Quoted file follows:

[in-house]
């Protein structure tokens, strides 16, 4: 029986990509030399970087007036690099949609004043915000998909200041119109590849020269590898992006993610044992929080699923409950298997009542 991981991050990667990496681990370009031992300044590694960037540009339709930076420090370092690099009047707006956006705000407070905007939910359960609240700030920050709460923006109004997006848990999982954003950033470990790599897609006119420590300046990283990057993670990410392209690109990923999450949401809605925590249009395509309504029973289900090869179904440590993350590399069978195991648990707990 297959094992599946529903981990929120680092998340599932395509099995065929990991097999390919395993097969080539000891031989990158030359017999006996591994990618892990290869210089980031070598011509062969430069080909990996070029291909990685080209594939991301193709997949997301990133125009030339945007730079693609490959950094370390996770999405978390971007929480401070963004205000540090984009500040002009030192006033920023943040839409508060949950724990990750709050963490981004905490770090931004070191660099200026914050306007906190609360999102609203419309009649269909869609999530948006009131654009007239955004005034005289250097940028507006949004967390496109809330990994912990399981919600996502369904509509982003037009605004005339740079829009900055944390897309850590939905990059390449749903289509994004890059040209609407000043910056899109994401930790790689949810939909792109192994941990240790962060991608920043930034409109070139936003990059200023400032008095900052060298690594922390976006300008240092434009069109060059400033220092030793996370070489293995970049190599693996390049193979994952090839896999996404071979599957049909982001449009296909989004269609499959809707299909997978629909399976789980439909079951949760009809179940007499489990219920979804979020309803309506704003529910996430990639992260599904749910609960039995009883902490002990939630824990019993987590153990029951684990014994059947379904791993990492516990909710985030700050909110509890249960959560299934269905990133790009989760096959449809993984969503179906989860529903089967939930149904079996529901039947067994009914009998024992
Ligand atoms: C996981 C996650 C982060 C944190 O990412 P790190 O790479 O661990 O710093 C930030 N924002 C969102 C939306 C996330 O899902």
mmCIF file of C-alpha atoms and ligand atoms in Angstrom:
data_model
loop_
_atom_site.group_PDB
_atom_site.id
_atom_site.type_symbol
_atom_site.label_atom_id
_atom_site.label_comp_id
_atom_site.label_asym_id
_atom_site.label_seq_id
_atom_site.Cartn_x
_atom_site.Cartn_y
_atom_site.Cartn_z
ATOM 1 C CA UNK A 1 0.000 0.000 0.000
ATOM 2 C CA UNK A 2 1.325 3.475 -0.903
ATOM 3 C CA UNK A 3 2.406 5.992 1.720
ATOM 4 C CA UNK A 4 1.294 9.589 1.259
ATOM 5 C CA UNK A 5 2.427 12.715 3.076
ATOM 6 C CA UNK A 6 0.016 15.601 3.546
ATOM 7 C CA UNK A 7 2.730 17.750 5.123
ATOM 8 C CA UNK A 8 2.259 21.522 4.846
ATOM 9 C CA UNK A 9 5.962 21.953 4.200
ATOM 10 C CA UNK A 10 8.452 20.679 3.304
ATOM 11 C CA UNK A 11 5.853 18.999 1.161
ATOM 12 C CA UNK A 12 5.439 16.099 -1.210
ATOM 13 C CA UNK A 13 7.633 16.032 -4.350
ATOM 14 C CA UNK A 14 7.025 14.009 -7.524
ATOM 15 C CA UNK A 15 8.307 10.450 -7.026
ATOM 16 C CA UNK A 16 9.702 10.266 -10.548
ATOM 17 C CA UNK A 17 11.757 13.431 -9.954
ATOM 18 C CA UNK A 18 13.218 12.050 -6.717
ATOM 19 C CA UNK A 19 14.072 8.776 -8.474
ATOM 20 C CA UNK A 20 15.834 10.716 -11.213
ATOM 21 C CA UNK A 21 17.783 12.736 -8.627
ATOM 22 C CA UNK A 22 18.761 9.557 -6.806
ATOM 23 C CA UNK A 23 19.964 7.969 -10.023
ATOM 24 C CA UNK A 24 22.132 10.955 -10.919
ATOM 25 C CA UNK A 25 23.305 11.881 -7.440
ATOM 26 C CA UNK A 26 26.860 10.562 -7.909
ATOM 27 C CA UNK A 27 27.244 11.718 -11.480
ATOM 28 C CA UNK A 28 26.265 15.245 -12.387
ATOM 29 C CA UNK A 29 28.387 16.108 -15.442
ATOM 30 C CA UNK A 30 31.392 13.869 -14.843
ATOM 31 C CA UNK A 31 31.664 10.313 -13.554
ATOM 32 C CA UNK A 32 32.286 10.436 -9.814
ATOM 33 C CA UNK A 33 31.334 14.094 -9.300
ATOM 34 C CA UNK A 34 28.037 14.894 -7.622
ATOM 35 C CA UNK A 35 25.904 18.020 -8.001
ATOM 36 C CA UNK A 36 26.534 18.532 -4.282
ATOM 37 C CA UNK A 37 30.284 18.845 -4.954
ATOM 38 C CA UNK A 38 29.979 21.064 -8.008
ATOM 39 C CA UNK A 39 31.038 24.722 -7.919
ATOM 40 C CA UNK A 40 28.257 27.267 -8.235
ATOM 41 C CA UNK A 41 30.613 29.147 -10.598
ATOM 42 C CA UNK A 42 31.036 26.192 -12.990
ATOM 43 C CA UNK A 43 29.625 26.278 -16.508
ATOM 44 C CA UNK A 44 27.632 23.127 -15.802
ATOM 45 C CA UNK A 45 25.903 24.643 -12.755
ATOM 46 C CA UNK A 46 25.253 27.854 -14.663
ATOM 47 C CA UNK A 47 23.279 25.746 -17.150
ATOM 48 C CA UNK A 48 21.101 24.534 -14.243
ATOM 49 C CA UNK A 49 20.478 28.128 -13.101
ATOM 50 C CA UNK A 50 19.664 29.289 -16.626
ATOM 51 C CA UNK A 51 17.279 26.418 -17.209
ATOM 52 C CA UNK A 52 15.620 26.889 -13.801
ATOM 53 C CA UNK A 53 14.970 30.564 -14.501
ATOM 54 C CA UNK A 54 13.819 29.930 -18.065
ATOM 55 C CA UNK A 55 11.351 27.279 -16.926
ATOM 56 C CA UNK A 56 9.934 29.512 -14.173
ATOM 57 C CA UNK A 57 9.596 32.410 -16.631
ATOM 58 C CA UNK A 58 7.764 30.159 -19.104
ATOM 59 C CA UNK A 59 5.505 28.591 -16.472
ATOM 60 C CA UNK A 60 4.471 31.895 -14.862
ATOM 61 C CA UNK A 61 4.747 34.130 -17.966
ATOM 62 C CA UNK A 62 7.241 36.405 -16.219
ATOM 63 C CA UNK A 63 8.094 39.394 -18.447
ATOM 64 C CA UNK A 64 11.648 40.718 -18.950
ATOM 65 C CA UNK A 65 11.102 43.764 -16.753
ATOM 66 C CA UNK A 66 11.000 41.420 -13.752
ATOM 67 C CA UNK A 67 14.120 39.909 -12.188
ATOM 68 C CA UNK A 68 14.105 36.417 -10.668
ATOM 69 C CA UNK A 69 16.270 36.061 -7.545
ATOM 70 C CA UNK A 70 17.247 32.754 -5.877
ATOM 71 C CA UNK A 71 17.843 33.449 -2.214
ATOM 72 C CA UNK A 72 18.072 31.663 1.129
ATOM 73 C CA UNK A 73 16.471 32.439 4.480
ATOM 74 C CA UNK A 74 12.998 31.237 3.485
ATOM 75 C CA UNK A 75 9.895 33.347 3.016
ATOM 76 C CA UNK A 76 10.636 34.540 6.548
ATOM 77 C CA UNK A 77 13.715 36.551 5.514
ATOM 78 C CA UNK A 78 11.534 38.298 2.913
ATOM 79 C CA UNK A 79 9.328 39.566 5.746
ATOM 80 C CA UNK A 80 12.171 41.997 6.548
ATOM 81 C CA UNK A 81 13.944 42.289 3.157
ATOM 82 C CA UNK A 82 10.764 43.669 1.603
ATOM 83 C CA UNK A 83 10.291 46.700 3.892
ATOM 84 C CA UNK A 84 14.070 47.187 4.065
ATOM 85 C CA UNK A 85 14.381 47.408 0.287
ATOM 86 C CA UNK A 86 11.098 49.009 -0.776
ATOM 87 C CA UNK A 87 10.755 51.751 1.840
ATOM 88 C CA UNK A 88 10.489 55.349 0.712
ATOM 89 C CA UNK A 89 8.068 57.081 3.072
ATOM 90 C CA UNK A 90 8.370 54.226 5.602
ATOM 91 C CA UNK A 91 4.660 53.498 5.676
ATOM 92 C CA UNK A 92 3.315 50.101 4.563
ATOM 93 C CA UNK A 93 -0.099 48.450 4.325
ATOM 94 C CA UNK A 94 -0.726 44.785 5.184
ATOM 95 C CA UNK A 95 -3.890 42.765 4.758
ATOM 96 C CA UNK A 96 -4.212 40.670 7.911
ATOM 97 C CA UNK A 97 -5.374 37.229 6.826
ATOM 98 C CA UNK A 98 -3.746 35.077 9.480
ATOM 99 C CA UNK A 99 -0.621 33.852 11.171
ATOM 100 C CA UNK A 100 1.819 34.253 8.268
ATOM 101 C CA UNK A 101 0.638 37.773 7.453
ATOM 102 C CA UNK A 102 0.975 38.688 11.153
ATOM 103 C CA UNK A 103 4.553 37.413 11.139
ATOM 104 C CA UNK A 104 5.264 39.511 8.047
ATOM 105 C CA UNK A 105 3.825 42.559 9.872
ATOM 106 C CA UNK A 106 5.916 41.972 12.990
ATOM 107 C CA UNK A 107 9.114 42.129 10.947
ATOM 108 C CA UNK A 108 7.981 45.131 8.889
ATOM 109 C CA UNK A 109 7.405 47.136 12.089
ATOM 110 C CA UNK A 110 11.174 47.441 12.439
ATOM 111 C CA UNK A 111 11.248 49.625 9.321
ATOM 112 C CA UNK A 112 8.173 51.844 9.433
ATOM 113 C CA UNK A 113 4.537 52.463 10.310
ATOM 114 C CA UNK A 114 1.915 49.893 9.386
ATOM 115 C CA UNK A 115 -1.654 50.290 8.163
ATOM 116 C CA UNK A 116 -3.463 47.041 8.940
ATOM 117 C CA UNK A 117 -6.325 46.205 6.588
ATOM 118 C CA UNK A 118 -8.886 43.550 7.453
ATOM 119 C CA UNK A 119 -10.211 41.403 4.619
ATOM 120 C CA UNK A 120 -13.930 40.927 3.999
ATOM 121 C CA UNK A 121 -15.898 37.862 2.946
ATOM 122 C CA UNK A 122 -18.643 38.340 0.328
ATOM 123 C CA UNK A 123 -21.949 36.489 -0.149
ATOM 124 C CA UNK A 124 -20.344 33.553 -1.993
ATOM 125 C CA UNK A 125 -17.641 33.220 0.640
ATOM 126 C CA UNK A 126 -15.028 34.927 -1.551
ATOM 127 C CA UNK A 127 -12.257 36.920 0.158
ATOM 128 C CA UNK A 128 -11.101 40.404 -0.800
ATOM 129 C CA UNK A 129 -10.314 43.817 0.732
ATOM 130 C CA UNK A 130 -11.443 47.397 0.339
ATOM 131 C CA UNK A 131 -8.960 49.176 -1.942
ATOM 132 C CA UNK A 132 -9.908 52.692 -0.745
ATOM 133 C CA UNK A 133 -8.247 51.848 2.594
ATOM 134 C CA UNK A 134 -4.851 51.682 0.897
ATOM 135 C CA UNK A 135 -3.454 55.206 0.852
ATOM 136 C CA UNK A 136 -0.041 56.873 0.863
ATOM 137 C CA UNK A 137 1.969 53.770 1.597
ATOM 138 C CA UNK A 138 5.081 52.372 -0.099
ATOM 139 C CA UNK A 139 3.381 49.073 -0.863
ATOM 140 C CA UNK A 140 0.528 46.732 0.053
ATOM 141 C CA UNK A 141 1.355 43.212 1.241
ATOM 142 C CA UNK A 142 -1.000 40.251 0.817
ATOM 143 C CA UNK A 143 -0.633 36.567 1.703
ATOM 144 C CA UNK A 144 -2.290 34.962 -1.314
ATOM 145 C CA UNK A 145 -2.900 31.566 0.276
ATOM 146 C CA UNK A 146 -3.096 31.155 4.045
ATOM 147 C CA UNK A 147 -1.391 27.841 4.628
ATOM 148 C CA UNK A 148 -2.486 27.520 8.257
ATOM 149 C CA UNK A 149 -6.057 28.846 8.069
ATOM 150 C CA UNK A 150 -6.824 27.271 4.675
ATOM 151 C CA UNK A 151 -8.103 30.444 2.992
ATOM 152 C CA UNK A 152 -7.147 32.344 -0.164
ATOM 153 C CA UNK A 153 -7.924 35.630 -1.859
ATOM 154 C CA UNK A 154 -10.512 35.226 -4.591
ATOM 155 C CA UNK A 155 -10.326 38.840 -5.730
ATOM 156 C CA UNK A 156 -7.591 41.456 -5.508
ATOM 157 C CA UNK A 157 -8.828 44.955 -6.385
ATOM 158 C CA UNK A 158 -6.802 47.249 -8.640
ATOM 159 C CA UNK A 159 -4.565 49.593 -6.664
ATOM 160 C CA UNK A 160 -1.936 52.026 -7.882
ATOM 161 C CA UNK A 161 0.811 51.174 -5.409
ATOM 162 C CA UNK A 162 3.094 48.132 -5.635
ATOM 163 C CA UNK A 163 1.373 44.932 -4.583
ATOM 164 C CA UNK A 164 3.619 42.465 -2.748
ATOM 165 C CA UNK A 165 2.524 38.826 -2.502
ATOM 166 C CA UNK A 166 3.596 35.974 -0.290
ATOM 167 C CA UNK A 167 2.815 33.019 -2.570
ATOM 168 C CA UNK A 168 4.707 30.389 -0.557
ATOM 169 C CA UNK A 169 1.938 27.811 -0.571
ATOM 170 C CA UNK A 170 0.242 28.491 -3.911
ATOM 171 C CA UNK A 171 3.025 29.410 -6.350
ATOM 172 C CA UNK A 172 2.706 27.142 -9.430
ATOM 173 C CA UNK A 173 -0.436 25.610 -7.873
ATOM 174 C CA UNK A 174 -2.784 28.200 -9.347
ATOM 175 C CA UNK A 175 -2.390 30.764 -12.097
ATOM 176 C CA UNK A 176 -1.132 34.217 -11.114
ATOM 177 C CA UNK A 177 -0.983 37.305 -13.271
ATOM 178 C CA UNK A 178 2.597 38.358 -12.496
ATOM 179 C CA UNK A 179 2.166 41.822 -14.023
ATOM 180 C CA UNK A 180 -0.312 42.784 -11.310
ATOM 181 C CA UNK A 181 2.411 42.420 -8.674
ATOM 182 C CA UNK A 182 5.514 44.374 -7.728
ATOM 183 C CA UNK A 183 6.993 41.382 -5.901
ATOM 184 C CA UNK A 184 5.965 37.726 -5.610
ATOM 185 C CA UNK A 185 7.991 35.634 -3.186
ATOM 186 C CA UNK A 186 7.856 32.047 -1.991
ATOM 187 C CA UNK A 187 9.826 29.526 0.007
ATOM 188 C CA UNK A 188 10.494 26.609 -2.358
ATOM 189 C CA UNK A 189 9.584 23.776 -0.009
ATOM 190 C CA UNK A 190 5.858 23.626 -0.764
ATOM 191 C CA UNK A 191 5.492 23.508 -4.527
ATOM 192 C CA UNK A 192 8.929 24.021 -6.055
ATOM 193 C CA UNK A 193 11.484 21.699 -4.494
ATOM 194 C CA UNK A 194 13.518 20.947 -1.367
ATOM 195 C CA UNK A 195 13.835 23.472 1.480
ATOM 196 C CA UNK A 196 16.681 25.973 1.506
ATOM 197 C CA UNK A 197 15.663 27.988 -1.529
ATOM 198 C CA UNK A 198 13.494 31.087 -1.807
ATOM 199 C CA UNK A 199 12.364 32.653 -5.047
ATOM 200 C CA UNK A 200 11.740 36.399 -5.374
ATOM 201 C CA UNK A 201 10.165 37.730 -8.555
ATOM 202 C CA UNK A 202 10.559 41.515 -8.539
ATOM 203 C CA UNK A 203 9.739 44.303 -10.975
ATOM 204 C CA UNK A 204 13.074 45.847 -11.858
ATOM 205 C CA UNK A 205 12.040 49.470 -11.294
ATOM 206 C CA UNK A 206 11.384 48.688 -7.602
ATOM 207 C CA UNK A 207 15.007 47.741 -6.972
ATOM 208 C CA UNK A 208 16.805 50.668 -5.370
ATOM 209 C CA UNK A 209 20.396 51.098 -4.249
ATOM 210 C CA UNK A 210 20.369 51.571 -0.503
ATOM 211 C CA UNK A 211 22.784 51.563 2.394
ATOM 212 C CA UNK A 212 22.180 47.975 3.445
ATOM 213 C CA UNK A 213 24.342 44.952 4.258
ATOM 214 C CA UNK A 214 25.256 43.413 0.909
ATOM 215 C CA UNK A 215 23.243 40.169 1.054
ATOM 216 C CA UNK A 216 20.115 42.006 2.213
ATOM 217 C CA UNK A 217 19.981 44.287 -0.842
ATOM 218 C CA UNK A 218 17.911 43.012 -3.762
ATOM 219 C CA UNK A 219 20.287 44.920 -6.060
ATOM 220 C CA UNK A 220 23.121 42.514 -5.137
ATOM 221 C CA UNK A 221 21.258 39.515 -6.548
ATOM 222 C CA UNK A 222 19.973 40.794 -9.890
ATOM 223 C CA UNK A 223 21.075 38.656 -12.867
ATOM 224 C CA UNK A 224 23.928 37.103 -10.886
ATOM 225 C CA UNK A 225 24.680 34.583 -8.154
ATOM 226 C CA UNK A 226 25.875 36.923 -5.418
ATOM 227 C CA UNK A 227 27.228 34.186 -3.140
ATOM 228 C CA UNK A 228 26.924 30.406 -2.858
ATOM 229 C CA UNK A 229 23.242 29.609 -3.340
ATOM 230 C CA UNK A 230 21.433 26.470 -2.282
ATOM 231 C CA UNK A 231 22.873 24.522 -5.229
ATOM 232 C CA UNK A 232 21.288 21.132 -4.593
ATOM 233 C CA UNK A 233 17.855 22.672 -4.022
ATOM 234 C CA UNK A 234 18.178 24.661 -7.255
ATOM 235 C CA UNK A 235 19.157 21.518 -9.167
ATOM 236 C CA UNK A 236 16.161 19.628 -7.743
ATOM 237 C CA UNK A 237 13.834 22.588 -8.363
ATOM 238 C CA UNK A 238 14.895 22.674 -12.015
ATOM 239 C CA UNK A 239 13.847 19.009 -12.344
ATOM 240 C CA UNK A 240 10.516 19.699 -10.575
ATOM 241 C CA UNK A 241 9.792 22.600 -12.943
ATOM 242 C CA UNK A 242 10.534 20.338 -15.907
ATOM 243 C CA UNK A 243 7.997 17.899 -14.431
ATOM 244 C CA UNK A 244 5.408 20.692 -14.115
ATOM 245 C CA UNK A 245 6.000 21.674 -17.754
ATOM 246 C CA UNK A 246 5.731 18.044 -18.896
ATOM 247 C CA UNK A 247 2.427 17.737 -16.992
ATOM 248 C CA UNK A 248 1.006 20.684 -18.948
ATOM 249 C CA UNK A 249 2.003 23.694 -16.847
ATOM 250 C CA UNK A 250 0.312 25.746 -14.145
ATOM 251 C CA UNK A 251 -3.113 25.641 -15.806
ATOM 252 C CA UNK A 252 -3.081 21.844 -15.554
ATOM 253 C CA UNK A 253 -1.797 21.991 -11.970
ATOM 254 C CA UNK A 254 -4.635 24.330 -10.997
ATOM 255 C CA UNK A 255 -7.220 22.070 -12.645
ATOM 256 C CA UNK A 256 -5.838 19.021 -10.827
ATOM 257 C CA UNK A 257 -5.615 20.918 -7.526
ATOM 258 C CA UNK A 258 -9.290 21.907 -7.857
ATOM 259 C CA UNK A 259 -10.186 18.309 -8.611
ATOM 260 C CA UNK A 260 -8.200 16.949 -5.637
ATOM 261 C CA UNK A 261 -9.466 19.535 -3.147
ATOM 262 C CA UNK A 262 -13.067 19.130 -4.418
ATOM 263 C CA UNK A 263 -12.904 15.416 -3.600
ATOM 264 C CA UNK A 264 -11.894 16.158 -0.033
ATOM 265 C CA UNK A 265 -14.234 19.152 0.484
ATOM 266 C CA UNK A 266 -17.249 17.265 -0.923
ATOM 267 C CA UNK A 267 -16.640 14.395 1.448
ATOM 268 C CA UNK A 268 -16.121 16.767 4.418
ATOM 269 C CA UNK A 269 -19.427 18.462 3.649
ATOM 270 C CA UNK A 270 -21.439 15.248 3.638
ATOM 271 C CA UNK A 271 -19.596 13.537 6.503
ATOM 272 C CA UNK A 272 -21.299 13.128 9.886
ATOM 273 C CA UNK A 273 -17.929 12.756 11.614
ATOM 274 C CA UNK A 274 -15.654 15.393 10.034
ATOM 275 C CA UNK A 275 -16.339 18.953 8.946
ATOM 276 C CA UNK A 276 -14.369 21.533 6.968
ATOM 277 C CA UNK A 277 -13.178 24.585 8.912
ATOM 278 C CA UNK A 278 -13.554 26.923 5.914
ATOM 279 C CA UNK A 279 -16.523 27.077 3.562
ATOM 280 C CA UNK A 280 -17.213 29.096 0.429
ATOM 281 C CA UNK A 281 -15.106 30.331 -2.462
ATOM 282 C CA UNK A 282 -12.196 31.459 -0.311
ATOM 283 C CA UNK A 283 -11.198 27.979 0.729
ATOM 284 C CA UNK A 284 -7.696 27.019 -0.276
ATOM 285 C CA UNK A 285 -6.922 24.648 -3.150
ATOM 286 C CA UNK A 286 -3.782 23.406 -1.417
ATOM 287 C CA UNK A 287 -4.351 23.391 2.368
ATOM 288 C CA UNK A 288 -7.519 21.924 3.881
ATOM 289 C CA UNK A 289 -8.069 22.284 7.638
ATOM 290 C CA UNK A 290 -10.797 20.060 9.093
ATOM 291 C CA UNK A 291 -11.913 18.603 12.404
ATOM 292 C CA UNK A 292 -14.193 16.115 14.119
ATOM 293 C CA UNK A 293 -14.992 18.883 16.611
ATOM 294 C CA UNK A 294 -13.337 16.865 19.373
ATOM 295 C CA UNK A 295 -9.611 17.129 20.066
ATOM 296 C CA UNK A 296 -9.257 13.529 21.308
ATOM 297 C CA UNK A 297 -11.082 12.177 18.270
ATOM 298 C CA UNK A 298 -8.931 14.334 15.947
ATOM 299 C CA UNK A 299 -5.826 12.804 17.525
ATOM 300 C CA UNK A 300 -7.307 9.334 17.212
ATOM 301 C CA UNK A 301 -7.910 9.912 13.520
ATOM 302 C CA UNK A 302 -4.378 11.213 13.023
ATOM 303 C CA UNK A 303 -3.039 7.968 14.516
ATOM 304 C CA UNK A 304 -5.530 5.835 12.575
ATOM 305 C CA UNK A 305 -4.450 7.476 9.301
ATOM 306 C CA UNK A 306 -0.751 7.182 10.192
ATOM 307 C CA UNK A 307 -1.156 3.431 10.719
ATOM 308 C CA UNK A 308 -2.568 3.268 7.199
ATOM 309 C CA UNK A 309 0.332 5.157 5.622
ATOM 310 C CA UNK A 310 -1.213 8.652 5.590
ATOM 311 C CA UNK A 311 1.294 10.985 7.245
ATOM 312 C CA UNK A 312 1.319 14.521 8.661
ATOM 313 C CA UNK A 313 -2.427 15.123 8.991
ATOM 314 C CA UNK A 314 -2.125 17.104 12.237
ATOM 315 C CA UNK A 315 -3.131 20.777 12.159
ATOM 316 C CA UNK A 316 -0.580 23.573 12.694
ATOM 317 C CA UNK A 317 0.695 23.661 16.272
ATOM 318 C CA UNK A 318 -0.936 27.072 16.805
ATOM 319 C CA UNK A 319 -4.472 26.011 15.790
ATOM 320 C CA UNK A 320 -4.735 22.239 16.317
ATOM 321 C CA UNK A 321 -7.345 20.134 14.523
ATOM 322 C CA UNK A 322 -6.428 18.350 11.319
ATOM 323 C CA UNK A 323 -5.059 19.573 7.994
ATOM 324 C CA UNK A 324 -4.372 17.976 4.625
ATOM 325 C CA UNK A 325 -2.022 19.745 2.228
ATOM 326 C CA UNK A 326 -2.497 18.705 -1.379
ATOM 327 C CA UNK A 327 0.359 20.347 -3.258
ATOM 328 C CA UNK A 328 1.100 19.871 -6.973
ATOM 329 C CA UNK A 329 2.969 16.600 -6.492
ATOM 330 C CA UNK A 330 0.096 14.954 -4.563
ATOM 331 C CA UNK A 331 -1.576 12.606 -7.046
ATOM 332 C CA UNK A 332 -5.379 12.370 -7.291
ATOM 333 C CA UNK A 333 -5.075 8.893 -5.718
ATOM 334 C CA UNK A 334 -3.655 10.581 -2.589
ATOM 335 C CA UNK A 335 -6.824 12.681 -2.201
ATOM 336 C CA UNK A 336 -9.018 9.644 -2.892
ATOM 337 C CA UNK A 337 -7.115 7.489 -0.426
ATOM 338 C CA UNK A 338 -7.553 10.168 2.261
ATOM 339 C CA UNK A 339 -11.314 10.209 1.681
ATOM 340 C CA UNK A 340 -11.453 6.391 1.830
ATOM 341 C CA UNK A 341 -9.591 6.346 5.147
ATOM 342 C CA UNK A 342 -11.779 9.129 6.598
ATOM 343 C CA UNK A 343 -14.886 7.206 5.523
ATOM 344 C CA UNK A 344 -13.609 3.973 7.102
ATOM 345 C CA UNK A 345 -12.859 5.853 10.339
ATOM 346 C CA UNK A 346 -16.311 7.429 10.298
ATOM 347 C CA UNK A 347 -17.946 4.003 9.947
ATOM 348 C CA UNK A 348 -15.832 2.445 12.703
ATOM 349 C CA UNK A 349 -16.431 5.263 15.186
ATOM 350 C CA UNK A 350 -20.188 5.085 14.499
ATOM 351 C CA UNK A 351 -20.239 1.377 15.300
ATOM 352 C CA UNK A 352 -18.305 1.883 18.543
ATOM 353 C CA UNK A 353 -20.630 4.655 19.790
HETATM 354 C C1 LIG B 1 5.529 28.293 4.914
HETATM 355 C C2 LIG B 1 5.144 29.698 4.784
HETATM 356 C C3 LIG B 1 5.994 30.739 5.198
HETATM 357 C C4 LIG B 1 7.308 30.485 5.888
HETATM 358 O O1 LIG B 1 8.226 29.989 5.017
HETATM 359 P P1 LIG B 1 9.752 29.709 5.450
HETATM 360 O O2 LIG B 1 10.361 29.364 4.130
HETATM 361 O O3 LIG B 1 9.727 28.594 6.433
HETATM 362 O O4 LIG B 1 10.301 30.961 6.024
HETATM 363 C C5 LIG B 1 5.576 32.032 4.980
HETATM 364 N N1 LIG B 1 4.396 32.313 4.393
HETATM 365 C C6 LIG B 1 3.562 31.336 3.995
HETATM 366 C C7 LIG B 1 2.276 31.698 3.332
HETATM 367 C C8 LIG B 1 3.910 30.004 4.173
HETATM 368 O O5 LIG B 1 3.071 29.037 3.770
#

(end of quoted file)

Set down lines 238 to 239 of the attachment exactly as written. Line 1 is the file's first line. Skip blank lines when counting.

ATOM 222 C CA UNK A 222 19.973 40.794 -9.890
ATOM 223 C CA UNK A 223 21.075 38.656 -12.867